Washington: Four healthy volunteers received a dose of an experimental coronavirus vaccine as the first human trial has started in the US. The trial to evaluate a candidate vaccine against the newly identified virus is taking place at the Kaiser Permanente Washington Health Research Institute (KPWHRI) in Seattle. The vaccine was developed by US National Institutes of Health (NIH) scientists and collaborators at biotechnology company Moderna Inc., based in Cambridge, Massachusetts.
A 43-year-old mother-of-two from Seattle became the first patient to receive the jab on Monday, March 17 2020, reported the BBC News, quoting news agency Associated Press. The researchers plan to enroll 45 participants ages 18 to 55 years in the trial. Experts say the trial will take many months to determine the safety of the vaccine, as well as whether it can trigger an immune response in volunteers. According to the researchers, the vaccine, dubbed mRNA-1273, cannot cause the coronavirus disease but contains a harmless genetic code copied from the virus that triggered the COVID-19.
“Finding a safe and effective vaccine to prevent infection with SARS-CoV-2 is an urgent public health priority,” NIAID Director Dr Anthony Fauci said in a NIAID statement, published March 16. Dr Frauci said this Phase 1 study, which was launched in record speed, is an important first step toward achieving that goal.
So, what is a ‘Phase 1’ trial?
For a new drug to be deemed safe and effective for widespread use, it must pass through three iterative phases of clinical trials. This means, if the initial tests go well, it may take at least 18 months before the vaccine becomes available for public use.
Basically, the phase 1 trial evaluates the safety and toxicity of a vaccine at different dose levels, as well as determines drug pharmacokinetics. The main purpose of the phase 1 clinical trial is to provide information about how the vaccine interacts with a healthy human body, according to the US Food and Drug Administration (FDA). During the first trial, the researchers will examine a small group of people, typically between 20 and 80 individuals, who would be administered different doses of an experimental treatment.
The phase 1 trial is led by Lisa A Jackson, M.D., senior investigator at KPWHRIl. The volunteers will be given two jabs into the upper arm muscle in total, with a 28-day gap between doses. Each participant will receive a 25 microgram (mcg), 100 mcg or 250 mcg dose at both vaccinations, with 15 people in each dose cohort.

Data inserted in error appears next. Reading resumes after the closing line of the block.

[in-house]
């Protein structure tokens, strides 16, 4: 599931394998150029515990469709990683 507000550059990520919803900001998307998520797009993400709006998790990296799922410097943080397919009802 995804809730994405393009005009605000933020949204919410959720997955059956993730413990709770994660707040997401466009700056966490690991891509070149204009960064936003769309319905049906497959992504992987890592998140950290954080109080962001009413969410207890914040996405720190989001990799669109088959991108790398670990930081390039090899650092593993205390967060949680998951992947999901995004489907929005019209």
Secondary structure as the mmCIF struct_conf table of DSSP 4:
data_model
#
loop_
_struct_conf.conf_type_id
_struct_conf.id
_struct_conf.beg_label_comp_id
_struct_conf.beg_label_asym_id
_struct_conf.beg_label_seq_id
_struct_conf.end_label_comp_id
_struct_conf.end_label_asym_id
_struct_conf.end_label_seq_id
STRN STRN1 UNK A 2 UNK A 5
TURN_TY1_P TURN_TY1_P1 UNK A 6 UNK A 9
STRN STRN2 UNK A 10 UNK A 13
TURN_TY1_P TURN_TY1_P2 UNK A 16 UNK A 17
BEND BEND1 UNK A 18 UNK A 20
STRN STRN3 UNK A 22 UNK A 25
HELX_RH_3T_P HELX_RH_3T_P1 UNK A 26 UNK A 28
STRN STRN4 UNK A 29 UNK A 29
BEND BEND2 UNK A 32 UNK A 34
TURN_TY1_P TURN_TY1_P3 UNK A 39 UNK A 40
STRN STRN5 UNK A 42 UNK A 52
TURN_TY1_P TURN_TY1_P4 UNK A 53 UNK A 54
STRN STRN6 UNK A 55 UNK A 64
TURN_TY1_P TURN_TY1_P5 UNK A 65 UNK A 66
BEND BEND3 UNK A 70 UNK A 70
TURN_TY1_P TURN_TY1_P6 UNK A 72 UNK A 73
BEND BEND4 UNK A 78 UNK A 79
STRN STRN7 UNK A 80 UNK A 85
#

“The first four participants will receive one injection with a low dose, and the next four participants will receive the 100 mcg dose. Investigators will review safety data before vaccinating the remaining participants in the 25 and 100 mcg dose groups and before participants receive their second vaccinations. Another safety review will be done before participants are enrolled in the 250 mcg cohort,” said a news release by NIH.
The researchers will, over the course of a 14-month period, monitor how each person metabolises the given treatment and what common side effects emerge in response to different doses, LiveScience reported.
As per the US Centers for Disease Control and Prevention (CDC), after the phase 1 trial, the drug must then be tested in larger groups of people and over longer periods of time, in Phase 2 and Phase 3 trials.
Currently, there’s no approved vaccine exists that can help prevent infection with the coronavirus, which has claimed at least 7,007 lives and infected more than 175,530 people across the world. But, researchers around the world are working on various treatments to help combat the spread of the deadly virus which has triggered a global pandemic.